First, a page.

To go.

I did it. I went back. Monday night to be exact.

I donned red lipstick and my Frye motorbike boots--things that would make me appear confident even if I felt less than so.

I smoked a cigarette on the walk to the subway. I never smoke. Not ever. Angela gave it to me. She felt bad doing it. Corrupting me, she feared. But I had asked, and in my state I was not to be denied.

I downed two glasses of wine at the reception preceding the start of the show.

Truth be told, I didn't need the wine. And I didn't need the cigarette. Heck, I didn't even need the lipstick or boots. It was fine. Lovely, even. Joyous.

Fear is funny that way. When you have your back turned to it, it's tremendous in size, casting an engulfing shadow that keeps you in a perpetual darkness. And then when you get just enough courage to turn around and face it, it vanishes altogether leaving you to wonder what you were afraid of in the first place. 

When I posted about the end of Ned (how it was getting worse before it got better) I think I scared my mom a bit (the getting worse part). So she sent me info about an upcoming support group that would have one initial two hour session and then an optional addition of three follow up meetings. I had been once before to the initial meeting. I went with my mom (that series had a friends and family focus) last March. I remember I cried. I agreed to try again. Why not? The meeting was much the same this go round, but I was different. I didn't want to cry. I wanted to talk. To say--to shout--I feel myself getting better, it's ending. But I focused on listening. Listening to the other stories. Unique and hauntingly familiar. I saw myself--my actions--reflected in their words. I opted not to continue on. I'm so close to the brink that I fear being pulled back in by others who were at very different stages. On the way out, one girl said to me "My biggest fear in coming today was that I would be the fattest one here." I know that thought, that sentiment. And so I chose not to hang around it. Not now. Dr. Bob says that's the biggest argument against eating disorder therapy groups is that they teach you how to have a good eating disorder, all the while telling you not to. 

However, I was struck most by one girl there. She spoke of her anger towards those around her. She was angry at those who said they understood--how they knew exactly what she was going through--they felt fat today too. No, she would tell them, you have no idea. How many times I felt that way. How many times I reached out, only to be told by those around me that they had the same issue. But they didn't. Not really. And so I got angry. I assumed they were making it about themselves when what I needed, for just a moment, was it to be about me. How many times my mom would tell me, they're just trying to relate--empathize in their own way. This would infuriate me. Why are you standing up for them? But as I listened to this girl speak of her frustration, I felt the anger literally radiating out of her. And I thought, huh, it's not that important--let it go. And that moment became the first step in the release of my anger--the realization that anger is an inward action. It affects you far worse than anyone (or anything) else. No, an eating disorder is not the same thing as an eating problem (though the media uses the two interchangeably) and those who have not suffered from an eating disorder will most likely never fully comprehend it. But they don't need to. And I can't fault them for that.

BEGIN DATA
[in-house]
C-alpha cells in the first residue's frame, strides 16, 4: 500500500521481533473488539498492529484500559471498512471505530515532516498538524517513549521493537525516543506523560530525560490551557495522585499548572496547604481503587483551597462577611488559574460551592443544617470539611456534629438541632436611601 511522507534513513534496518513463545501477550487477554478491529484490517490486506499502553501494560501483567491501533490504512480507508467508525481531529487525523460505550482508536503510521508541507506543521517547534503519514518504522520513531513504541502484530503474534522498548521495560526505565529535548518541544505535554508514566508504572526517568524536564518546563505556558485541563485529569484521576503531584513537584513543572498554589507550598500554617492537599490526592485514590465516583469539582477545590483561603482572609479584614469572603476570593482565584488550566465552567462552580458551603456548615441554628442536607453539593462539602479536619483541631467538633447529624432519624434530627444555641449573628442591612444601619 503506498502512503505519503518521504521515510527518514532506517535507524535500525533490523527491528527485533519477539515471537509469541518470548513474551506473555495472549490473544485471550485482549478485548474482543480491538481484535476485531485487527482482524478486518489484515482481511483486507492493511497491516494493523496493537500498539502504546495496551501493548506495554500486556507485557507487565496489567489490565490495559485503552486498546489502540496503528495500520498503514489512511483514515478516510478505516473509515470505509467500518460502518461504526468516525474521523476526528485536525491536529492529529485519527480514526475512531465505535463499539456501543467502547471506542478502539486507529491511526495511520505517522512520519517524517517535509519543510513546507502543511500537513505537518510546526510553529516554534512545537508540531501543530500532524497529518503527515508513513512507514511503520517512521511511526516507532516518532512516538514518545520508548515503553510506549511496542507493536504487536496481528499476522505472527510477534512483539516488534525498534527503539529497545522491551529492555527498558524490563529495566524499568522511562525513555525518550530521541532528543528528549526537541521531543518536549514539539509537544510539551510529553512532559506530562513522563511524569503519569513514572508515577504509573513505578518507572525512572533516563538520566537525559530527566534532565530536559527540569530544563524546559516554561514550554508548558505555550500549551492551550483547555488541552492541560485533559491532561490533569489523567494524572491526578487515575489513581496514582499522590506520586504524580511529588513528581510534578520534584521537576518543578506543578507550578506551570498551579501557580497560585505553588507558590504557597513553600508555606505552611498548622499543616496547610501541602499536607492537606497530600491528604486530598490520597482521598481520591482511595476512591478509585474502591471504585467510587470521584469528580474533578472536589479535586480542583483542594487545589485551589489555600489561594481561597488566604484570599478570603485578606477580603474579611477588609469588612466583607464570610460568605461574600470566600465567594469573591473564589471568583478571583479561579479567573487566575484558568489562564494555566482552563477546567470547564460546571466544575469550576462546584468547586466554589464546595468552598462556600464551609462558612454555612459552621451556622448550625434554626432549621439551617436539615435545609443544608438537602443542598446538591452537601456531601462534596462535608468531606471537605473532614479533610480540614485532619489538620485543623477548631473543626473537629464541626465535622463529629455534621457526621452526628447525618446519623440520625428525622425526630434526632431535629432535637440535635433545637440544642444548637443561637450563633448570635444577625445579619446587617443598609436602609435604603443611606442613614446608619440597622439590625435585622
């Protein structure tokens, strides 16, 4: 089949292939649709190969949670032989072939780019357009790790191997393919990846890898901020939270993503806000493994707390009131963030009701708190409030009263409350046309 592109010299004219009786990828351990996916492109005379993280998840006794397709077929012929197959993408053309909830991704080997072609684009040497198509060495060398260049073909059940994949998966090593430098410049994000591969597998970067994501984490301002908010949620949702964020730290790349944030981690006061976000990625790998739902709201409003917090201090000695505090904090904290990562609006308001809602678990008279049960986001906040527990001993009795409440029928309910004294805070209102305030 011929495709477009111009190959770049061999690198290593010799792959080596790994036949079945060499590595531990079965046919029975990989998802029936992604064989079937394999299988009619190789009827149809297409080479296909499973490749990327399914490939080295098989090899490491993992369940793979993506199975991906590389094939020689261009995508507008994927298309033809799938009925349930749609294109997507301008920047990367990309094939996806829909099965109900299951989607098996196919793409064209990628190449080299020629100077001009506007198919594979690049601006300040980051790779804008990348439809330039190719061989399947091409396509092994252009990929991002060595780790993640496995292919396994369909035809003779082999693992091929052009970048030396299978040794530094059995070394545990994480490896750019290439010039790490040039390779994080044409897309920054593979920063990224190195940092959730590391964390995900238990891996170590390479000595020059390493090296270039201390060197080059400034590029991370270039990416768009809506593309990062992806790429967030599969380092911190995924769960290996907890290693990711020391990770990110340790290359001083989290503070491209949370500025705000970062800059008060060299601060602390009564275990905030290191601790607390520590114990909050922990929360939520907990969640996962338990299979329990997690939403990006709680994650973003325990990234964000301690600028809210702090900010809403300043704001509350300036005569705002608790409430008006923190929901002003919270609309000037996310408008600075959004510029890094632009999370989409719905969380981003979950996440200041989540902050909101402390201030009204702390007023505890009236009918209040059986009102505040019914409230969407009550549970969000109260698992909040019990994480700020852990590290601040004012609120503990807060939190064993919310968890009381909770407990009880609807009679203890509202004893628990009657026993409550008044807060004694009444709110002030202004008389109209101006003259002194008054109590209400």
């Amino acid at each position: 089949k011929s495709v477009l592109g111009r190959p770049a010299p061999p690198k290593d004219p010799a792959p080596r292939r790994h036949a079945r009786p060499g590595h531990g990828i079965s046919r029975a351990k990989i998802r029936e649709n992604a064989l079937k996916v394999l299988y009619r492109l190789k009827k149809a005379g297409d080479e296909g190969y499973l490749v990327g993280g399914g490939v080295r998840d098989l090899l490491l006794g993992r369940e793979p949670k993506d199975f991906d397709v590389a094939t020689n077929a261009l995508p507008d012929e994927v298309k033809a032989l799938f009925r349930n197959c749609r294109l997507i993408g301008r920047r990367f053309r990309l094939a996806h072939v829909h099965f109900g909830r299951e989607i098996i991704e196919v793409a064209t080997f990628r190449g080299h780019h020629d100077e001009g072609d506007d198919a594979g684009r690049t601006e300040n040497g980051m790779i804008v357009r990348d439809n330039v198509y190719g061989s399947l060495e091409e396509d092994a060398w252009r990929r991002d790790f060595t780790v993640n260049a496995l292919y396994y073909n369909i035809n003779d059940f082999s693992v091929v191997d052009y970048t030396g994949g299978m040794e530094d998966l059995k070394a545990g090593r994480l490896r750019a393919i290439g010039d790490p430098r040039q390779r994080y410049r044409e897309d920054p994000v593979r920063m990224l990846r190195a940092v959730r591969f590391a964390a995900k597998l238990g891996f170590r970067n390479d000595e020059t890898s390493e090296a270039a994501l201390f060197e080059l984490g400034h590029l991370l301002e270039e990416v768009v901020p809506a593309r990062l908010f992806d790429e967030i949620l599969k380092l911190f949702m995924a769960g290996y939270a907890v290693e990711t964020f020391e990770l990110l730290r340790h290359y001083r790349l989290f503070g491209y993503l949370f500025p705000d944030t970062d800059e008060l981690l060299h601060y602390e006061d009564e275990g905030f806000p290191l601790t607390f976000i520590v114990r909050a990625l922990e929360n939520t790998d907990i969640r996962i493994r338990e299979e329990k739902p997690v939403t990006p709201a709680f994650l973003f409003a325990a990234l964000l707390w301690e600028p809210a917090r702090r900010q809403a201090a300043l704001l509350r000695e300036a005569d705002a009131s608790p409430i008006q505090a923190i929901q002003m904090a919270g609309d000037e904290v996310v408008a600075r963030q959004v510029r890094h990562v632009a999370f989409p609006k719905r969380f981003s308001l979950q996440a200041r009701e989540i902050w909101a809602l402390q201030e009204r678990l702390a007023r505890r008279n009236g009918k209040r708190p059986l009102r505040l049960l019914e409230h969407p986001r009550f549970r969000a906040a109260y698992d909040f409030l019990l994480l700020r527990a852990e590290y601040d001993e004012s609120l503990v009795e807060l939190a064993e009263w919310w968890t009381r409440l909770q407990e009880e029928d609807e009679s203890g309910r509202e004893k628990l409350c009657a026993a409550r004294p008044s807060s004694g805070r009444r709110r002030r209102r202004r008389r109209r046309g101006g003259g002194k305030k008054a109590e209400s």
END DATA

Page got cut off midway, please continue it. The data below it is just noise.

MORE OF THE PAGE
I thought my release of anger would end there. For the time being, anyway. Well...go figure. When I returned to school I didn't feel a lick of it (anger that is). And when I said I had nothing nice to say about the school...that's just not true. I was reminded last night of the best Juilliard has to offer.  The people. And in going back I felt myself returning home. If I had to do it all over again, I still wouldn't. I still would  make different choices. I would change it all. Yet I don't regret any of it. Does that make sense? Doesn't seem like those two sentiments could co-exist. But they do. 

One of the school administrators approached me and confessed that he had happened upon my blog. Oh, shoot, I thought. He asked if I might sit down and talk to him because he thinks my experience might help others. Of course, what a complement. But as flattered as I was, when I returned home I quickly popped open my Mac to review my words and assess the damage. 

What I put down--what I published (if you will) here--that is exactly what I was feeling at that moment in time. But after last night, after allowing myself to feel something other than anger and fear--I re-read those words and thought, I have been just as close-minded as I accused that director of being. So he wasn't that nice to me...okay. I don't really know why that was--maybe he just didn't care for me--thing is, it's not my job to figure it out. Let it go. He's very good, the director we had. And the show last night was astonishing. Clear and striking and infused with hope (and I usually loathe Greek drama for the simple fact that I can't find the hope in it to save my life). This is my way of saying, I don't know what drives another person any more than they know what drives me. I have asked others to forgive me my faults all the while holding them to an impossible standard. Perhaps it's time I begin to forgive those around me as well as myself. 

I do have nice things to say. About the school. About my Greeks experience. About the director. Last night didn't make my Juilliard experience any easier, but it sure as hell put it in perspective. 

P.S. I'm on day ten of life without Ned.